Blood was sampled from all individuals on day 1 to create the experi- mental groups, on day 2 (before AIP) to determine the packed cell volume (PCV), on day 3 (before auto-transfusion) to evaluate the PCV and the severity of anae- mia, and on day 4 to determine the transfusion efficiency and the final PCV. Al- so, blood samples were taken from all blood bags in order to determine the ‘donor’

PCV. The samples were obtained using EDTA vacuum tubes (BD Vacutainer K2 EDTA, Kruuse, Langeskov, Denmark), kept at 4 °C and processed within maxi- mum 8 h after sampling. The PCV was determined on the spot using an ultracen- trifuge (Hettich Universal 320 Bench Centrifuge, Andreas Hettich GmbH and

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Co. KG, Tuttlingen, Germany). The CBC was investigated using an Abacus Jun- ior 5 Diff automatic haematology analyser (Diatron Messtechnik, Budapest, Hungary).

In transfusion medicine of domestic carnivores, the blood volume neces- sary for transfusion is calculated using the following formula:

= × × ,

where: V (mL) is the transfused blood volume, BW (kg) is the patient’s body weight, and the constant (CC) is 88 for dogs and 66 for cats according to Godinho-Cunha et al. (2011), while Helm (2014) proposed different CC values:

90 for dogs and 60 for cats. The value of the constant used in the formula is dif- ferent depending on the species, but it also varies within certain limits for the same species according to different authors.

Starting from the formula described above, to calculate the CC value for cattle of specific weight ranges, we replaced all variables normally used in the formulae with known values: body weight, transfused blood volume, donor PCV, desired PCV (PCV_Fin) and patient PCV (PCV_ini), the constant (CC) remain- ing the only unknown parameter in the equation, resulting in the formula:

= × ,

where: V (mL) = transfused blood volume, BW = the patient’s body weight (in kg).

In order to find a valid constant for specific weight ranges with a high con- fidence interval, we calculated the value of constant (CC) for each individual.

The transfused blood volumes were constant for each weight group. The body weight (BW), the donor PCV (PCV_don), the initial PCV of anaemic calves (PCV_ini), the final PCV after transfusion (PCV_fin) and the CC were tested for normal distribution (Shapiro–Wilk, Anderson–Darling, Lilliefors, Jarque–Bera tests, XLStat 2014.5.03, Addin Soft).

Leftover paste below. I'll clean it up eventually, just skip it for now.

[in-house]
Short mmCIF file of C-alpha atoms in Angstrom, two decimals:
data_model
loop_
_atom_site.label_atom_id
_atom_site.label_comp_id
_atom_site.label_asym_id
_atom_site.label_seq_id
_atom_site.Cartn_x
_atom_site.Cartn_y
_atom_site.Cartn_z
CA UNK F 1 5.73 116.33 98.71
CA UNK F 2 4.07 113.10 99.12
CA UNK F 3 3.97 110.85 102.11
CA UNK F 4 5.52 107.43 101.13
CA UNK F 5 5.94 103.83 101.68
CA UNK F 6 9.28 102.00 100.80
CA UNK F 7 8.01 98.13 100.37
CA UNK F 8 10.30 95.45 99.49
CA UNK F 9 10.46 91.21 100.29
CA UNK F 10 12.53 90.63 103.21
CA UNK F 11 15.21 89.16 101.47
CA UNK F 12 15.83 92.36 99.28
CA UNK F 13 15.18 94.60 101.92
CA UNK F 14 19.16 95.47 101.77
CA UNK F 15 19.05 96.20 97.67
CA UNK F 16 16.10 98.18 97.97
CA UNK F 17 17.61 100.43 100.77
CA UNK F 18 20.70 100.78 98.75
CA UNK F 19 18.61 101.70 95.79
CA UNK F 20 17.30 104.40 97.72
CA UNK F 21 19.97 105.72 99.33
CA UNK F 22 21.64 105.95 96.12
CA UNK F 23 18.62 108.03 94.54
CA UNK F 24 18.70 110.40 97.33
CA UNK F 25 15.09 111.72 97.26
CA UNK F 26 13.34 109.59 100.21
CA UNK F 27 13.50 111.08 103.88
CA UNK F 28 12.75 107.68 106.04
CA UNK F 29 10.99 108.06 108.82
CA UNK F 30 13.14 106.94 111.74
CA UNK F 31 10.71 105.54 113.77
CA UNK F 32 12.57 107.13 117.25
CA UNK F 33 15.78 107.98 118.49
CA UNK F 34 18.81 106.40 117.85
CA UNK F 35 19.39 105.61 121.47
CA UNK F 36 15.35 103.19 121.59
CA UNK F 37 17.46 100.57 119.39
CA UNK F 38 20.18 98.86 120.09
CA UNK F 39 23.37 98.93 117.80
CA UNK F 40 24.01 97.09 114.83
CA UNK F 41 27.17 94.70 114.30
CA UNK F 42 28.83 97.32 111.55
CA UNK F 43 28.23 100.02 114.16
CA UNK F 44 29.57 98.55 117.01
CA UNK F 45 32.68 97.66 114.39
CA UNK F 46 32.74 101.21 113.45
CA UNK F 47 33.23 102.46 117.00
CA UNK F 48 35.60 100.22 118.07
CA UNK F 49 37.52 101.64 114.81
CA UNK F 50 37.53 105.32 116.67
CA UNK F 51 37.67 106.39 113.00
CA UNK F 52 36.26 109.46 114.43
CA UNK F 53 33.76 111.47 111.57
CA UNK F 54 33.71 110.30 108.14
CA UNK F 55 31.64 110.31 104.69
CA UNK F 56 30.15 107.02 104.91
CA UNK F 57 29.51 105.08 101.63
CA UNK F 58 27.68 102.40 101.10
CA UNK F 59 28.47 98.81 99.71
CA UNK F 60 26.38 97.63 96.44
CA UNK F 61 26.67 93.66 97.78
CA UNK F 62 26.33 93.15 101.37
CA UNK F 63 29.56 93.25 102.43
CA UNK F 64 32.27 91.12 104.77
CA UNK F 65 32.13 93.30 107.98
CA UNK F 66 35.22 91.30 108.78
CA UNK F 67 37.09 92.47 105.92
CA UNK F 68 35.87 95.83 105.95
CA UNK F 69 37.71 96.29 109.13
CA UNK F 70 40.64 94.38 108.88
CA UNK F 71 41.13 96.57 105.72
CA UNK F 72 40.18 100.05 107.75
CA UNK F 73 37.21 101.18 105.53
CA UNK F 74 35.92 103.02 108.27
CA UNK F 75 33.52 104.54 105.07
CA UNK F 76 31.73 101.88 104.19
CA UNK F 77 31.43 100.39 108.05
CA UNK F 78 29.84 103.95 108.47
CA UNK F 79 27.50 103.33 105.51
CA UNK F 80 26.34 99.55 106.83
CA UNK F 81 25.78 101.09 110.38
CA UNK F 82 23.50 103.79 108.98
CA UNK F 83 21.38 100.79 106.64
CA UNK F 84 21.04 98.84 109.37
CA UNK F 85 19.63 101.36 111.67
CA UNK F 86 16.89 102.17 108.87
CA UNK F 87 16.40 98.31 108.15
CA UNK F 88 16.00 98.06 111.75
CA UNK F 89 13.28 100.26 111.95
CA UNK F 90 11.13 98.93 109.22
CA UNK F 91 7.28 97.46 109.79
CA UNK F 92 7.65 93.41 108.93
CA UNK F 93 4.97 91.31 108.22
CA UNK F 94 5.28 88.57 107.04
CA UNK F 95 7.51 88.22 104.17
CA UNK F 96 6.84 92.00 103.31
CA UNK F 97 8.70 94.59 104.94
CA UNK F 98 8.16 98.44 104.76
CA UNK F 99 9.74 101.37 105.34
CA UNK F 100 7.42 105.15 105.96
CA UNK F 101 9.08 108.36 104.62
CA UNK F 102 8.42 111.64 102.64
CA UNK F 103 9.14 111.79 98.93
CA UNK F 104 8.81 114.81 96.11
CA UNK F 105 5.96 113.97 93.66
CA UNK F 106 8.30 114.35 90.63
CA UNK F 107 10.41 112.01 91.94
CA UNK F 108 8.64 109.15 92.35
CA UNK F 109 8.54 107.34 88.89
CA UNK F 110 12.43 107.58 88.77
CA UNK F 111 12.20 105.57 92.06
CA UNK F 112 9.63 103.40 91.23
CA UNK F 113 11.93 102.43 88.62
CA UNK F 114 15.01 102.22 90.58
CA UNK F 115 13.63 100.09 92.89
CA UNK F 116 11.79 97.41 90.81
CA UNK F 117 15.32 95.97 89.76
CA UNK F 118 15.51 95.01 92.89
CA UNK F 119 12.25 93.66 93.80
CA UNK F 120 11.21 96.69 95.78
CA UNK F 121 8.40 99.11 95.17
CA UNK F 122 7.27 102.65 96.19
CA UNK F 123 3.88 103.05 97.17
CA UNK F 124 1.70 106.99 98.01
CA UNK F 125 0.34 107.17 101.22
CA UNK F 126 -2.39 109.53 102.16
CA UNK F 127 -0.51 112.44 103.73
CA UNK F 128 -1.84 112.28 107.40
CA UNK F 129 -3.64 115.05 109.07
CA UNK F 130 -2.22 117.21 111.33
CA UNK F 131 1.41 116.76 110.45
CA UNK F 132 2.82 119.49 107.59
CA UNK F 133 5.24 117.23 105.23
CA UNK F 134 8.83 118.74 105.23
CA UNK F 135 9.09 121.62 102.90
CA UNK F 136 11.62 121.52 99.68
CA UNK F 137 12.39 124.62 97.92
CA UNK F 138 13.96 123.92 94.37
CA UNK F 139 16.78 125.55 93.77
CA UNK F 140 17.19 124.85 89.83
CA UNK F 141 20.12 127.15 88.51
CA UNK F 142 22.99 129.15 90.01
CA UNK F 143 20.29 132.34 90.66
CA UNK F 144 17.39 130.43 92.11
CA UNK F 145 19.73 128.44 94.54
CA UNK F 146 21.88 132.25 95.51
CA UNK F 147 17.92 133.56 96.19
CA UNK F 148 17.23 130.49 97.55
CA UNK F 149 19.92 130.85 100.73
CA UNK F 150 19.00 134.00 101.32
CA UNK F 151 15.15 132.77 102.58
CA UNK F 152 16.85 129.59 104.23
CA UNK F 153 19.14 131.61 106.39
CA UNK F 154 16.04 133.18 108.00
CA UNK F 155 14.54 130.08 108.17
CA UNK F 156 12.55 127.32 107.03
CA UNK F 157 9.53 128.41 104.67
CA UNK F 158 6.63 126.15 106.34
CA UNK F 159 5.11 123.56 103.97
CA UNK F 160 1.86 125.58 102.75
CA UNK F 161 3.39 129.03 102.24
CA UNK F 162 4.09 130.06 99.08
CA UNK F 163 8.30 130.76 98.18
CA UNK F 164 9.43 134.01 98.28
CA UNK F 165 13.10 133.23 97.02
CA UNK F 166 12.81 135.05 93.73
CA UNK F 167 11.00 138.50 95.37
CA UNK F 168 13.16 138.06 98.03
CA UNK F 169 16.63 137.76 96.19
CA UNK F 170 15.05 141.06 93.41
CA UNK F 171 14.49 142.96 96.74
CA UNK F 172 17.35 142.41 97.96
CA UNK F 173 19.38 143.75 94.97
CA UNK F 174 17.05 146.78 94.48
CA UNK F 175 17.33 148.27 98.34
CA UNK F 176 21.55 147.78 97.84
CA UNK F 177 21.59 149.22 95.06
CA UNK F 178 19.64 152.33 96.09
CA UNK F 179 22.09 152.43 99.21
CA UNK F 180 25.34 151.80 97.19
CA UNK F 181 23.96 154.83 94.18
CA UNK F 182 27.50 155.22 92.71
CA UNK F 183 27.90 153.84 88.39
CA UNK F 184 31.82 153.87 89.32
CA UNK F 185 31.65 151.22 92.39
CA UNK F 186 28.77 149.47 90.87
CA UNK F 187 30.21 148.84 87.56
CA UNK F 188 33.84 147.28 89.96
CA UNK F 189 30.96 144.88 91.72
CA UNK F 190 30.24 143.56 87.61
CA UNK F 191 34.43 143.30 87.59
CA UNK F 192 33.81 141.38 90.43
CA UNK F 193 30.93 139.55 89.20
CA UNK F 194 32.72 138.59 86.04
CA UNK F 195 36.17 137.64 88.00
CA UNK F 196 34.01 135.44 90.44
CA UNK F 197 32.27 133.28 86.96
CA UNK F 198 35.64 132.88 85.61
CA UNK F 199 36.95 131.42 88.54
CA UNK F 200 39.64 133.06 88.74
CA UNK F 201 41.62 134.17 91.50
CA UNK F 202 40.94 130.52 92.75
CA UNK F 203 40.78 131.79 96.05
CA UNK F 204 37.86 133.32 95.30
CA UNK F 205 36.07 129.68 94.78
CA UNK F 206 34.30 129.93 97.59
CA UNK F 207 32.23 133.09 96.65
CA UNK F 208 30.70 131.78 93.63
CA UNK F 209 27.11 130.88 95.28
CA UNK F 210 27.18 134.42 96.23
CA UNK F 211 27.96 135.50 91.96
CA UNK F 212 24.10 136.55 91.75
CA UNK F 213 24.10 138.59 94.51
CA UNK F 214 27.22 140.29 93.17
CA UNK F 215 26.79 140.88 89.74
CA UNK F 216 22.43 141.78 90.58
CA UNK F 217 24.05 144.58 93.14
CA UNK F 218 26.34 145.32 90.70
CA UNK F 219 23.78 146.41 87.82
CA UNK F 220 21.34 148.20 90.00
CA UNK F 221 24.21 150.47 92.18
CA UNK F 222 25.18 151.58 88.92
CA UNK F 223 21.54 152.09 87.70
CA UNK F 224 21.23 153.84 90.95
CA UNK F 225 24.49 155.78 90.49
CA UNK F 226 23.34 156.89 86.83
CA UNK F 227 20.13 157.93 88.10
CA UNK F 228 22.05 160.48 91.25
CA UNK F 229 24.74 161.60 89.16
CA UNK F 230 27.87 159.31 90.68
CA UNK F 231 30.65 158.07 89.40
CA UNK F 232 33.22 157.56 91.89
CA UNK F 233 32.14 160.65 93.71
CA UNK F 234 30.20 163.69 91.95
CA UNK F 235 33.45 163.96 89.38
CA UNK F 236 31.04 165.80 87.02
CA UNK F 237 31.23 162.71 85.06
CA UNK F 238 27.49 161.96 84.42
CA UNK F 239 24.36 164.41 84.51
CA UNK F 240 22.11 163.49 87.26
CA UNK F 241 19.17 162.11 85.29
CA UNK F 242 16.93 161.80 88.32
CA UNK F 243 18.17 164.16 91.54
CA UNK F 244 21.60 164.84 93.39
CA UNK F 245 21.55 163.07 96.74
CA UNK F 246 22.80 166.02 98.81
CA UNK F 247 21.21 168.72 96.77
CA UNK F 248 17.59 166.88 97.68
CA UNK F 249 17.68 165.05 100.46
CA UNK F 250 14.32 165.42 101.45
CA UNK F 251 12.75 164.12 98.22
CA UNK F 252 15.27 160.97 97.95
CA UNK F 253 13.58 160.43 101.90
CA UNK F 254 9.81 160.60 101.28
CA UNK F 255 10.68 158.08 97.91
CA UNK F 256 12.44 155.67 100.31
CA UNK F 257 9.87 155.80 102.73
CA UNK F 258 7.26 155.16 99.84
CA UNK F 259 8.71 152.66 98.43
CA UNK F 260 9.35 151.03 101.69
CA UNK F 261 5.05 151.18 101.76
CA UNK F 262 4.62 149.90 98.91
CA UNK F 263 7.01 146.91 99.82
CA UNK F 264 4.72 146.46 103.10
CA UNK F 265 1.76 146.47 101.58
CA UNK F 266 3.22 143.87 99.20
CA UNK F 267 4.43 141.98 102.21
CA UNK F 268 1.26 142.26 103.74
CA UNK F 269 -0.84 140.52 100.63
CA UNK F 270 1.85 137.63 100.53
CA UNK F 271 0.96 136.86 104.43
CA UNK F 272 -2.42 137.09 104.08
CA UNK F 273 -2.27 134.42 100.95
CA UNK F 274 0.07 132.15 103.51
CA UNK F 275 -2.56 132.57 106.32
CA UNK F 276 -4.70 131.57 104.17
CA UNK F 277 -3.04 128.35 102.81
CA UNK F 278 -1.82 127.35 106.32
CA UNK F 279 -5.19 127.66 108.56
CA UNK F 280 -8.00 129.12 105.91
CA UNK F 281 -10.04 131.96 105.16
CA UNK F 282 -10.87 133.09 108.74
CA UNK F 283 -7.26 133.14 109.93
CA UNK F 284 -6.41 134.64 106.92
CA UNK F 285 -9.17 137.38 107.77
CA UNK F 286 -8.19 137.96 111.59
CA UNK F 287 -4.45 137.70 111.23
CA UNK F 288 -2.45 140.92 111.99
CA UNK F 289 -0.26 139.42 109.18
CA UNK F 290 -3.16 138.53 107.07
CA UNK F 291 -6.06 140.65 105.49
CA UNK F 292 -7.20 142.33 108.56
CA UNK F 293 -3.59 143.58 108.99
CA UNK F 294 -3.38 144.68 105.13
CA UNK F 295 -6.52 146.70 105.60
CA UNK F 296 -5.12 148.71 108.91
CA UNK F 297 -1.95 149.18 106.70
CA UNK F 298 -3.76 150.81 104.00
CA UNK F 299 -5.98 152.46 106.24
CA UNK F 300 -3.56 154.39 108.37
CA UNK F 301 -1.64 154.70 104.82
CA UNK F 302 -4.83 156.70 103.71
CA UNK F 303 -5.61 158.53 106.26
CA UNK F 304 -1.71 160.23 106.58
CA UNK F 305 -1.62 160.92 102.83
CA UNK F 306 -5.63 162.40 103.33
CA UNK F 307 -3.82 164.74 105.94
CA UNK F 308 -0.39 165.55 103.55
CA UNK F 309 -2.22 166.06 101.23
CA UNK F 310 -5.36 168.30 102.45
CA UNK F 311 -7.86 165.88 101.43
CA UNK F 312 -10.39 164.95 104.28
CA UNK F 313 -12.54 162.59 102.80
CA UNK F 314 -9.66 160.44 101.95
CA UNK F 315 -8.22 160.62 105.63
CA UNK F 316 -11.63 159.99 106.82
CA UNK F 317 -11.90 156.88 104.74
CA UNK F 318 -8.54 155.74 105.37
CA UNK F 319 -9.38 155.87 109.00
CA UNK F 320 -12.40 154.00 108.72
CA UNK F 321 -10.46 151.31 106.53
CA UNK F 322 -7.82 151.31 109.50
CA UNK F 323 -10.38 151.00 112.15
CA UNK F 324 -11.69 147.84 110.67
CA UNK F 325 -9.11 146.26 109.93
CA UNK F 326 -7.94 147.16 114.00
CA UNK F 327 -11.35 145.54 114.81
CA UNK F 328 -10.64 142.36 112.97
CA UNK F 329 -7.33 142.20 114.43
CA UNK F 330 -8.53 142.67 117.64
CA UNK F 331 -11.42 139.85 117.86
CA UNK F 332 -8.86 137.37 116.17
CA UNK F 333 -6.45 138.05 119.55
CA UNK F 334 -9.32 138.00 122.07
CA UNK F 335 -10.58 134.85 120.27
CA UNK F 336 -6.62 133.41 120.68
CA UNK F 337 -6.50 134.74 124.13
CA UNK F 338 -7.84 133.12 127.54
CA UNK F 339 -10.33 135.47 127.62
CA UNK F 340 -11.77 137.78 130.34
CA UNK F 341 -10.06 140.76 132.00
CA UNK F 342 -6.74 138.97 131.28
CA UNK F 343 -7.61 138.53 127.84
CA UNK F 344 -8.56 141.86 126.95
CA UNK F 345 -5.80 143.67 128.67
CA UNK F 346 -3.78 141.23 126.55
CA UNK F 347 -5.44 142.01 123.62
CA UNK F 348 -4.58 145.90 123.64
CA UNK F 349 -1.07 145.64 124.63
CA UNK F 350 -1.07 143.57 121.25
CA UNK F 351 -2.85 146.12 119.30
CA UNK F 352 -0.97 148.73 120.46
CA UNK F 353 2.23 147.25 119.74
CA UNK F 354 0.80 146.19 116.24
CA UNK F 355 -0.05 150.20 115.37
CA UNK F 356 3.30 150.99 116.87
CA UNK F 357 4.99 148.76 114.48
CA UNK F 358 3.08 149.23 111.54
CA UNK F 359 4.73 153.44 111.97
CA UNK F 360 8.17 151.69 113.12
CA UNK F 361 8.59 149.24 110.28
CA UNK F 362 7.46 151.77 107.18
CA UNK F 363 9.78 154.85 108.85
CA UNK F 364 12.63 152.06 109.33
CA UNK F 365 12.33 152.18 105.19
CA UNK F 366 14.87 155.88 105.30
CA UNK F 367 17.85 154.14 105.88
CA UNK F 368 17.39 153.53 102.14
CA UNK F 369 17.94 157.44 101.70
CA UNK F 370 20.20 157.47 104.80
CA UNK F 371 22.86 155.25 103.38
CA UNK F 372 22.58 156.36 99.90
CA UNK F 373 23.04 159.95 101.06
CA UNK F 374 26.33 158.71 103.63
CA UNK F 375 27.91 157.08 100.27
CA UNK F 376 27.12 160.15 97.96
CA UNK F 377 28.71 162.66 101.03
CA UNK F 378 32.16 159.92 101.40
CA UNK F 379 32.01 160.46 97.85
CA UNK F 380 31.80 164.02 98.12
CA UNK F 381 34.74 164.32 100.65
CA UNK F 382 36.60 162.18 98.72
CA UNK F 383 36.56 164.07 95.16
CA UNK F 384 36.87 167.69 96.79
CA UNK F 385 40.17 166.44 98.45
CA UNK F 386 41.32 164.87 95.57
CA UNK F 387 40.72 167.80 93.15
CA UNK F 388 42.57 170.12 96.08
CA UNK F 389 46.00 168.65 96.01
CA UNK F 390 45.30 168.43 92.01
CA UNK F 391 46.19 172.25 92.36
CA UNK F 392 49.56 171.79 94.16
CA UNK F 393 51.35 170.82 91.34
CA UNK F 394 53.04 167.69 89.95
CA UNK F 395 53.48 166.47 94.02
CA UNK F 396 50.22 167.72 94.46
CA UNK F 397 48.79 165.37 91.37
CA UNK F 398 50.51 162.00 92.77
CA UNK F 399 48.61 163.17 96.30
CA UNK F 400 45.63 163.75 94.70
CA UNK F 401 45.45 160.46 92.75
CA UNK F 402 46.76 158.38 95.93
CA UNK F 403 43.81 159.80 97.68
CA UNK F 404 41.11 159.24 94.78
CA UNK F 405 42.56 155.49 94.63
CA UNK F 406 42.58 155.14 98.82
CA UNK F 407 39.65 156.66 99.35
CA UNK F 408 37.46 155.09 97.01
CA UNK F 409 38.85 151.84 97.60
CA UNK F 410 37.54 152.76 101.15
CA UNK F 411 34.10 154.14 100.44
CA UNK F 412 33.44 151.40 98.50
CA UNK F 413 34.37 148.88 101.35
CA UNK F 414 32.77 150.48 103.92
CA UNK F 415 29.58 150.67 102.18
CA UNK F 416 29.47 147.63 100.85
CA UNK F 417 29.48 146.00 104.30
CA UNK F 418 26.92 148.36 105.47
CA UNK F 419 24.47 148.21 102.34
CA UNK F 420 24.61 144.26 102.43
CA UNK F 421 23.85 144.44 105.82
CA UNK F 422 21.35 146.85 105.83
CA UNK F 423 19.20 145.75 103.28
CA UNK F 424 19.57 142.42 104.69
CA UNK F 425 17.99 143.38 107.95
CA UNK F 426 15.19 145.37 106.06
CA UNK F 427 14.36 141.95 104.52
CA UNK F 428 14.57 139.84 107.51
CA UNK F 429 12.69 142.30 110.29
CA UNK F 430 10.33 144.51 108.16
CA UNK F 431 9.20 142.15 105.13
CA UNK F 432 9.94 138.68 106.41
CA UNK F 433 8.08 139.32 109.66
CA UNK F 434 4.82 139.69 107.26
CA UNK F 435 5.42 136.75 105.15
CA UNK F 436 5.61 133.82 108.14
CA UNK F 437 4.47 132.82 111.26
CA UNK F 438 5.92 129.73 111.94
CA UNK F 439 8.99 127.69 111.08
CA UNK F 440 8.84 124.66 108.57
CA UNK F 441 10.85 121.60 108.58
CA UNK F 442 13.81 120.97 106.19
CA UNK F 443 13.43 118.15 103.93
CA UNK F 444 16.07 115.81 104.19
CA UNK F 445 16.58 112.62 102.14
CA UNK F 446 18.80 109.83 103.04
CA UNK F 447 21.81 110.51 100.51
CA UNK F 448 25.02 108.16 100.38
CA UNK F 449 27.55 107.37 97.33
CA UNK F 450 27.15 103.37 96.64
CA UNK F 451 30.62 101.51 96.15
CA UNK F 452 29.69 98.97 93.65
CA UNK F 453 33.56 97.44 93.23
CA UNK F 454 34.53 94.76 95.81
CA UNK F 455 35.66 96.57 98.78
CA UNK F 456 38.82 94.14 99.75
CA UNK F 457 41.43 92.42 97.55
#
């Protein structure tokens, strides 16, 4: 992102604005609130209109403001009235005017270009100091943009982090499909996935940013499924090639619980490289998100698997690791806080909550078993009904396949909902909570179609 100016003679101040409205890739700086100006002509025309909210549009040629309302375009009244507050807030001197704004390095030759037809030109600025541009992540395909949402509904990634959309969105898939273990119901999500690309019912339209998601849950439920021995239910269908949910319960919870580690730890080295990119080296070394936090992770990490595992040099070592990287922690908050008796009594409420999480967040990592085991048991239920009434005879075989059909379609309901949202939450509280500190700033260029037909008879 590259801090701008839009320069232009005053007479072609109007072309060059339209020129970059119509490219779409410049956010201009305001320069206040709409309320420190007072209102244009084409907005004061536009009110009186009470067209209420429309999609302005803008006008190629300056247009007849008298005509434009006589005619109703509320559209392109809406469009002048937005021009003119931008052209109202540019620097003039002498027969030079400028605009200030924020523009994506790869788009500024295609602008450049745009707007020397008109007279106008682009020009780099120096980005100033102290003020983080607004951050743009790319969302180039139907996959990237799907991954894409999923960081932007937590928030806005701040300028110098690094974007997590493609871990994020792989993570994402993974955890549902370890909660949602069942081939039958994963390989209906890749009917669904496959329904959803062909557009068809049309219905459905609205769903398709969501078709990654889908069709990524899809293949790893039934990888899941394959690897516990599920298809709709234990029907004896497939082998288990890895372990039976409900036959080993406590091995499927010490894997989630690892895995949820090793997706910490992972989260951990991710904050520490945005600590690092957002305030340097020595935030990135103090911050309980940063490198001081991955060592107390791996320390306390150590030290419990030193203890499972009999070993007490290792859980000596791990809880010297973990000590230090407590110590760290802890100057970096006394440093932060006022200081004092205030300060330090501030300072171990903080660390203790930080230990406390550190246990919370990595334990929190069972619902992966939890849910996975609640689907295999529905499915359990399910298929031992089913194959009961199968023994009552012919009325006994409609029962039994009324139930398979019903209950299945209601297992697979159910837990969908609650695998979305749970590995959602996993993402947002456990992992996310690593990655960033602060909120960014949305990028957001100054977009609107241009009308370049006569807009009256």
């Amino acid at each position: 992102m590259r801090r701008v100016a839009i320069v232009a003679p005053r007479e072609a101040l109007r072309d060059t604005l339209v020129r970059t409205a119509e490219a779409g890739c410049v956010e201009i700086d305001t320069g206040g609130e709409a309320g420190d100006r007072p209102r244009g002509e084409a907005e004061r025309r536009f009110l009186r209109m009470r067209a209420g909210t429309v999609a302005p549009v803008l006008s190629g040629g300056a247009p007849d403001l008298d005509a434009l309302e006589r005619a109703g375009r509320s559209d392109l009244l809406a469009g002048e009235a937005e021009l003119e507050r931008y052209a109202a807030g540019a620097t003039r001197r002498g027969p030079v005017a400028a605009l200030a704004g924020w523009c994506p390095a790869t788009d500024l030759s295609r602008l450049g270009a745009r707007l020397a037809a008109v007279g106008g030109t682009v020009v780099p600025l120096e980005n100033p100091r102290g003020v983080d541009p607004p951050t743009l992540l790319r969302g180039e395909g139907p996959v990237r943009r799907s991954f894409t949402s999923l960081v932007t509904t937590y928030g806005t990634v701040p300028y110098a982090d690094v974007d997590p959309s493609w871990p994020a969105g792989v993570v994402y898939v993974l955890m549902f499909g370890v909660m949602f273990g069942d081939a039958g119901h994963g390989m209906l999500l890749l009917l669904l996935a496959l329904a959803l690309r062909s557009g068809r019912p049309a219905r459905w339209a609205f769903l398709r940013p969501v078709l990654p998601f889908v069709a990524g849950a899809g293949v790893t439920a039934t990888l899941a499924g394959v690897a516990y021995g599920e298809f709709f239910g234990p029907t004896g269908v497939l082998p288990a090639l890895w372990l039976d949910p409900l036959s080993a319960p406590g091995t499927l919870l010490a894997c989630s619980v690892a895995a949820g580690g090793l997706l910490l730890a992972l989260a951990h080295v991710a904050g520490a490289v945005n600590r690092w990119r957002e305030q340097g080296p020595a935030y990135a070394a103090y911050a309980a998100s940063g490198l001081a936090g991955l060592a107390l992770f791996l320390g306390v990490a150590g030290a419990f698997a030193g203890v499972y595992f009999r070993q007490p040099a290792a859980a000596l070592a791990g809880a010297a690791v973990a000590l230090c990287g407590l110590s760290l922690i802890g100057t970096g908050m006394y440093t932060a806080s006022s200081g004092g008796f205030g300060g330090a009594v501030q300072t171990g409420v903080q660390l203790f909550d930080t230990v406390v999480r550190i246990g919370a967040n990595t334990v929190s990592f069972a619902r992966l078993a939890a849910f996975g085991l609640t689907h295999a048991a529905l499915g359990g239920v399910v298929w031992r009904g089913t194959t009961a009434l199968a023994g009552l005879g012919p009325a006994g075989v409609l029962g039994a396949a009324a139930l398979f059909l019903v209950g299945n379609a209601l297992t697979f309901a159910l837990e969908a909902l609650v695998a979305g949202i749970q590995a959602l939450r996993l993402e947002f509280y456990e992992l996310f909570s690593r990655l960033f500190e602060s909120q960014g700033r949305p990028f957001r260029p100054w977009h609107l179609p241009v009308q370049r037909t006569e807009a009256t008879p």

The CC was calculated for each calf in each weight group (n = 10). For each animal weight group, statistical validation of the average CC value was tested from a ‘flat’ functional dependence of ordinal series of CC with the BW variable. Linear regression of CC ordinal series with animal weight (BW) as in- dependent variable was done, in order to assess the ‘flatness’ of the CC series (GraphPad Prism 5.3) (Purcarea et al., 2016; Mierlita et al., 2017).

The comparisons between the CC series slopes of the 100.1 ± 3.1 kg and 151.1 ± 3.0 kg groups were done by the analysis of covariance ANCOVA (P = 0.05) test and between the mean values by the t-test (P = 0.05) (PAST 3.12).

This clinical study was performed following the widely accepted veteri- nary practice guidelines, and all animals received the adequate therapy provided by qualified veterinarians. All subjects were fully recovered at the end of the

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study and returned into the normal farm system. The research project was per- formed on a dairy cattle farm from Alba County, Romania.

Results

Descriptive statistical results for Group 1 (100.1 ± 3.1 kg) and Group 2 (151.0 ± 3.0 kg) are presented in Tables 1 and 3, respectively. The mean weight of calves from this group has a small variation coefficient, as do all other param- eters.

Table 1

Descriptive statistics of transfusion parameters for the 100.1 ± 3.1 kg group 100.1 ± 3.1 kg group BW

(kg)

PCV_don (%)

PCV_ini (%)

PCV_fin (%)

ΔPCV

(%) CC No. of observations 10. 10. 10. 10. 10. 10.

Minimum 95.0 29.50 19.00 26.00 7.00 79.2233 Maximum 105.0 35.00 21.50 29.00 7.50 82.3856 Mean 100.1000 31.8500 19.9500 27.0500 7.1000 80.6315 Standard deviation 3.1429 1.7488 0.9560 1.1168 0.2108 1.1069 Variation coefficient 0.0298 0.0521 0.0455 0.0392 0.0282 0.0130 Standard error of the mean 0.9939 0.5530 0.3023 0.3532 0.0667 0.3500 Lower limit of the mean